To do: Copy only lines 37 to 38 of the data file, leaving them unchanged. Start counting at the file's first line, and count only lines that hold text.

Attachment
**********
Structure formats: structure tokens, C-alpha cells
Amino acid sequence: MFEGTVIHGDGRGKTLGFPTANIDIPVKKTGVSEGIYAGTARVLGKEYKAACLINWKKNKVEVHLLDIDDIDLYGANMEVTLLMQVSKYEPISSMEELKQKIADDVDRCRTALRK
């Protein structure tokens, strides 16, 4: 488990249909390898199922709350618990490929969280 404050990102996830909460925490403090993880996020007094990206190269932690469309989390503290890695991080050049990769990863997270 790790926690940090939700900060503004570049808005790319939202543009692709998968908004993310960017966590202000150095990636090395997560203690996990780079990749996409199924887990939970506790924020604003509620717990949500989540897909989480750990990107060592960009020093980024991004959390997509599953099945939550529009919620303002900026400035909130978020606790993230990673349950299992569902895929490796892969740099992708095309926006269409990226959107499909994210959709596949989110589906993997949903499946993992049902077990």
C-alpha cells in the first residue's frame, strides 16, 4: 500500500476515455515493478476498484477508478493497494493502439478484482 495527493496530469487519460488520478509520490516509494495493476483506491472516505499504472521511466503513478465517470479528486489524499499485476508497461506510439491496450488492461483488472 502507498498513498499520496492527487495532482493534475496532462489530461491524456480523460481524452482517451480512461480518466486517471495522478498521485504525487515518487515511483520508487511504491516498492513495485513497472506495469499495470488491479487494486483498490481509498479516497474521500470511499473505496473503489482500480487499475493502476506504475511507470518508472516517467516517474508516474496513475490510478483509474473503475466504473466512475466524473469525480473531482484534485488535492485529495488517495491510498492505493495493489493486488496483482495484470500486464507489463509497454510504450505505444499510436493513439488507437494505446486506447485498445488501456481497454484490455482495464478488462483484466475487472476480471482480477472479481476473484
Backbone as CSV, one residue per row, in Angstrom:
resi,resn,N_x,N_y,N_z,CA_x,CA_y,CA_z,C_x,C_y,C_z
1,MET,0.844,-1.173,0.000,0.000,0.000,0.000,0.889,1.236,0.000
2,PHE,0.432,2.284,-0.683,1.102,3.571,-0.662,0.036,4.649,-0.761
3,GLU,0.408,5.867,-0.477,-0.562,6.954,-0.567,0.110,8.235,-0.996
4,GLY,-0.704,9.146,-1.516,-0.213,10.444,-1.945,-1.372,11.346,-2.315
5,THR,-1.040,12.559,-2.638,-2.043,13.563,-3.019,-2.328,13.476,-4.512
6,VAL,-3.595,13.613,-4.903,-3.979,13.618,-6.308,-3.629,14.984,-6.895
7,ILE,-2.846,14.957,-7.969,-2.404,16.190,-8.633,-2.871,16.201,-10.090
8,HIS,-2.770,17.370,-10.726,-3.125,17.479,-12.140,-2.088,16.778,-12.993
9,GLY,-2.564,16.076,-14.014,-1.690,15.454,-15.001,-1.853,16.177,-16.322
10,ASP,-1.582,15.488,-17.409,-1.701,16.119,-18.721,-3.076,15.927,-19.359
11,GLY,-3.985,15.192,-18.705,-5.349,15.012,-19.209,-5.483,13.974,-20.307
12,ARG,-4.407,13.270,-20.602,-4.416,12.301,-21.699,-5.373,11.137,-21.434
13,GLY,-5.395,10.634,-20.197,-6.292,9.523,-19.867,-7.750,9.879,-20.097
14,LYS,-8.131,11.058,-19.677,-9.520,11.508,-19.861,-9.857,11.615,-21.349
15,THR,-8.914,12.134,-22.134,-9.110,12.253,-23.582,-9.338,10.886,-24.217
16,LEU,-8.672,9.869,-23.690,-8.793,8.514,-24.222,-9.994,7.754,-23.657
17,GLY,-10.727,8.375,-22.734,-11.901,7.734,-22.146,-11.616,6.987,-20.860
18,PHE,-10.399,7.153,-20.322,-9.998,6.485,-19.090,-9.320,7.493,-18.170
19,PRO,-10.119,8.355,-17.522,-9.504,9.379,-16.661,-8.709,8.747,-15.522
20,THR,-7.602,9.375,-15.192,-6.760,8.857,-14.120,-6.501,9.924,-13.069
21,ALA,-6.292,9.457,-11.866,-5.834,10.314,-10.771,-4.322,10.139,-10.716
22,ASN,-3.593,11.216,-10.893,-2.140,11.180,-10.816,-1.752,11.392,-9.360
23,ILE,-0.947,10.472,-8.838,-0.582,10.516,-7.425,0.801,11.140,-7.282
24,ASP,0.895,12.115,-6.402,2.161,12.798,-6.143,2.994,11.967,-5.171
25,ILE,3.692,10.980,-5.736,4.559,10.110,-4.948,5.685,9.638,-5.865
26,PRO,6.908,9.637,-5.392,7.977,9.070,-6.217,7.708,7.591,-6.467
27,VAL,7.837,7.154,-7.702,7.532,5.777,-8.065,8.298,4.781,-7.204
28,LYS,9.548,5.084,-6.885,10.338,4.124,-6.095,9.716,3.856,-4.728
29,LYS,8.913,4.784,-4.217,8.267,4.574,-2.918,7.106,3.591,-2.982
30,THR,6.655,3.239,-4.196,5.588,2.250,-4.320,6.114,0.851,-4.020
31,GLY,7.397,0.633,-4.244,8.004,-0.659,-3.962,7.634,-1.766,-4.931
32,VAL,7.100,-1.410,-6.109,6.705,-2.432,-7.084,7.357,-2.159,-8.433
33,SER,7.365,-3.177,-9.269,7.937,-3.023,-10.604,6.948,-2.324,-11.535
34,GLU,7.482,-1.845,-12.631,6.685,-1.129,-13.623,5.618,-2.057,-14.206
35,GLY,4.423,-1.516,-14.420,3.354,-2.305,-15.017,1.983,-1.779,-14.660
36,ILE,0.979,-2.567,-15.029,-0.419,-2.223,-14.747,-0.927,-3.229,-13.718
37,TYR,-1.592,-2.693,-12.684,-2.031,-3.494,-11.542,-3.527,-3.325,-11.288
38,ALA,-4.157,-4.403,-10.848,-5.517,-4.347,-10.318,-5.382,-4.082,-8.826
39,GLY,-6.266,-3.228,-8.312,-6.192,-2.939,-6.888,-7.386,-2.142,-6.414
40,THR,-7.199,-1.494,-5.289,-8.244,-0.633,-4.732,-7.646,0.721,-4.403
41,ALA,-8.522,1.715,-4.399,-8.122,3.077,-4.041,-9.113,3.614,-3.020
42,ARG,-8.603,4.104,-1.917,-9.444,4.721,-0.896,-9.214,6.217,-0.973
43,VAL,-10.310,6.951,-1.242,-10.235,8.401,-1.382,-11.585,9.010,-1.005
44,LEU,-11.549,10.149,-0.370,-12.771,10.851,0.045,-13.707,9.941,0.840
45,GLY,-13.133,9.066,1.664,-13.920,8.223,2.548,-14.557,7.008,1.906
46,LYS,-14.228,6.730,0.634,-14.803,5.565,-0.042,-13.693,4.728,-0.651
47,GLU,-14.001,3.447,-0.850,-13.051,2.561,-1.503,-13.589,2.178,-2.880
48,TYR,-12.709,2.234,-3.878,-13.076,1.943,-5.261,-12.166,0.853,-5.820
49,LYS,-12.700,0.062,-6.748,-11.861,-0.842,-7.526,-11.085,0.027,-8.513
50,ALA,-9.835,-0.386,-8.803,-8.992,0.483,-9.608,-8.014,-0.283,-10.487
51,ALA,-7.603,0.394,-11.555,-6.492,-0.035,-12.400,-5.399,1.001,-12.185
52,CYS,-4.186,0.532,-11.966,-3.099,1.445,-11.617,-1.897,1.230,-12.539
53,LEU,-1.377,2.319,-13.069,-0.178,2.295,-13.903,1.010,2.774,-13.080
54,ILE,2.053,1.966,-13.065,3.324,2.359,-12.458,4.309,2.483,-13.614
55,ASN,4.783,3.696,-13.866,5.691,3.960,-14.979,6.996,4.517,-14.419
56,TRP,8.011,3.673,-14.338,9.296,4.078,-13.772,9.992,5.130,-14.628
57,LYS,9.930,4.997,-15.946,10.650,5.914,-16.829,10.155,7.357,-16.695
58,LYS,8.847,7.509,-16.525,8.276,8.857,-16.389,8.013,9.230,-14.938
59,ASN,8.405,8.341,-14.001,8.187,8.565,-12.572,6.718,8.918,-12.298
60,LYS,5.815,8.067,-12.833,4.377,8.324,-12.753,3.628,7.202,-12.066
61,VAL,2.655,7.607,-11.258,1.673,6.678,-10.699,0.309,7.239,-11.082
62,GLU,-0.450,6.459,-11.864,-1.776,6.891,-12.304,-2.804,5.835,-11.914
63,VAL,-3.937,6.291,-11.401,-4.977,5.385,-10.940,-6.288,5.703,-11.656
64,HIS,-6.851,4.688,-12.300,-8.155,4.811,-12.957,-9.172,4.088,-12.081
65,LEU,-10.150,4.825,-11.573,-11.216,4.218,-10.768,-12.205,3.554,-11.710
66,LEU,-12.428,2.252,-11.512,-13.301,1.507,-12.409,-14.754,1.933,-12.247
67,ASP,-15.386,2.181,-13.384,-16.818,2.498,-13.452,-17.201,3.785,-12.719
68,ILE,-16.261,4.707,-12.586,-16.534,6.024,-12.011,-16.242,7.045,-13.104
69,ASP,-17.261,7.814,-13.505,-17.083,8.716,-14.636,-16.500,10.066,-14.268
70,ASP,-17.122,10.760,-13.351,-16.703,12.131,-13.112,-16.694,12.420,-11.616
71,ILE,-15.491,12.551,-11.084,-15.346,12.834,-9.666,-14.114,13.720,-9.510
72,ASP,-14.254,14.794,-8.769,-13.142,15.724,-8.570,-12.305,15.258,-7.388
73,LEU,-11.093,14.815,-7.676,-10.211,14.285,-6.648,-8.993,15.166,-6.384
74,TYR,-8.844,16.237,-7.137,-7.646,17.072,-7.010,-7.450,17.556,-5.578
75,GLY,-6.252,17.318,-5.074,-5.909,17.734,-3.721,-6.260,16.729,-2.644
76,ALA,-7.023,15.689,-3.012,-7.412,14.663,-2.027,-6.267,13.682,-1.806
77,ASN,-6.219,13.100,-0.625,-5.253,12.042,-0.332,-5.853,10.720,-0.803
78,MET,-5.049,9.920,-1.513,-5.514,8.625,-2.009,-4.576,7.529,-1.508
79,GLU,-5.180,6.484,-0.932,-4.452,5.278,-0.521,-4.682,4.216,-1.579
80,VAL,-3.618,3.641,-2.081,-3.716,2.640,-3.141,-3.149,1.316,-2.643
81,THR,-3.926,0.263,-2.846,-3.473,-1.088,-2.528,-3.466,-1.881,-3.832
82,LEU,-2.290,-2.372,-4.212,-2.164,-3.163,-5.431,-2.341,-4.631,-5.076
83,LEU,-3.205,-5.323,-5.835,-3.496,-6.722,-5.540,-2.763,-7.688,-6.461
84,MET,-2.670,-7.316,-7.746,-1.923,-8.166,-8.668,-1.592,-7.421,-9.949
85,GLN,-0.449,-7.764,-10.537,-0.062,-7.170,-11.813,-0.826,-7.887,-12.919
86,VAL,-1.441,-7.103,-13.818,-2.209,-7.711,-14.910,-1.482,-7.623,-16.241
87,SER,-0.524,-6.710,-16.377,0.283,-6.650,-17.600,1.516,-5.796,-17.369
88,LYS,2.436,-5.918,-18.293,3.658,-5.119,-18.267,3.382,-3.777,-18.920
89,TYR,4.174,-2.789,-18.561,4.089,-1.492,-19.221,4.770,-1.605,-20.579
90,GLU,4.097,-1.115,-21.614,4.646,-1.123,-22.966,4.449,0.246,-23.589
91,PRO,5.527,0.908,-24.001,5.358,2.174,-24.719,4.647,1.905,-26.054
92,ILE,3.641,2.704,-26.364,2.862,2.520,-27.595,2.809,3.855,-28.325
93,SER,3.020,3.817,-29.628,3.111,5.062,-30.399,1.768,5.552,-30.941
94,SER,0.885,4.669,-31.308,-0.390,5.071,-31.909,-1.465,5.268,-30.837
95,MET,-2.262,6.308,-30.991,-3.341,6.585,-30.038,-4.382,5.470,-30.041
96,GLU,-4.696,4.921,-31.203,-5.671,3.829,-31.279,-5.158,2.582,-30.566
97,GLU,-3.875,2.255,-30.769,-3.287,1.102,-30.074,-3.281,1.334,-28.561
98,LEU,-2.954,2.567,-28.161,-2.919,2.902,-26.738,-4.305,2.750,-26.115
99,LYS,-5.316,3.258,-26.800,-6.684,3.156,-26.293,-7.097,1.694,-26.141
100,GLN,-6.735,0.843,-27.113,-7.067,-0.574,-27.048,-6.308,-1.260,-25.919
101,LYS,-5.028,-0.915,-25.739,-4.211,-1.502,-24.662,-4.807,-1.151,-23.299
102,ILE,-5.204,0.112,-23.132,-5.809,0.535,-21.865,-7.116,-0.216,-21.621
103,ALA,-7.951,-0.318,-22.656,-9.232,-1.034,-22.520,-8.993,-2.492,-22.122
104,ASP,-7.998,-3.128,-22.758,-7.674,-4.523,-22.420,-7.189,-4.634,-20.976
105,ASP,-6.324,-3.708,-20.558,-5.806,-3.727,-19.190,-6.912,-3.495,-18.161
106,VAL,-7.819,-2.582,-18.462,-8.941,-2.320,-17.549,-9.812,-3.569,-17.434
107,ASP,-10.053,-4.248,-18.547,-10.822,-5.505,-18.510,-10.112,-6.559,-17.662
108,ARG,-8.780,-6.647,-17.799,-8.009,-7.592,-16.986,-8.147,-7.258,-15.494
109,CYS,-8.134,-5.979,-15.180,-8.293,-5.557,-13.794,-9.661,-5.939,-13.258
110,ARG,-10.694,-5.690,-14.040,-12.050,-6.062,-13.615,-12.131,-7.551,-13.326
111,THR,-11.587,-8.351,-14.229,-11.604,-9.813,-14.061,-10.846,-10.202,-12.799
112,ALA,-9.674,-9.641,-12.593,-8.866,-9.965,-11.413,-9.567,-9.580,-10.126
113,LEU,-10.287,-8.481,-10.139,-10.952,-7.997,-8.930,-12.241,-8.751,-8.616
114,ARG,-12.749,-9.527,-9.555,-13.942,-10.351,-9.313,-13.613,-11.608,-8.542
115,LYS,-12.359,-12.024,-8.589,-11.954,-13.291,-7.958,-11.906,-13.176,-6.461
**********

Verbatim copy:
31,GLY,7.397,0.633,-4.244,8.004,-0.659,-3.962,7.634,-1.766,-4.931
32,VAL,7.100,-1.410,-6.109,6.705,-2.432,-7.084,7.357,-2.159,-8.433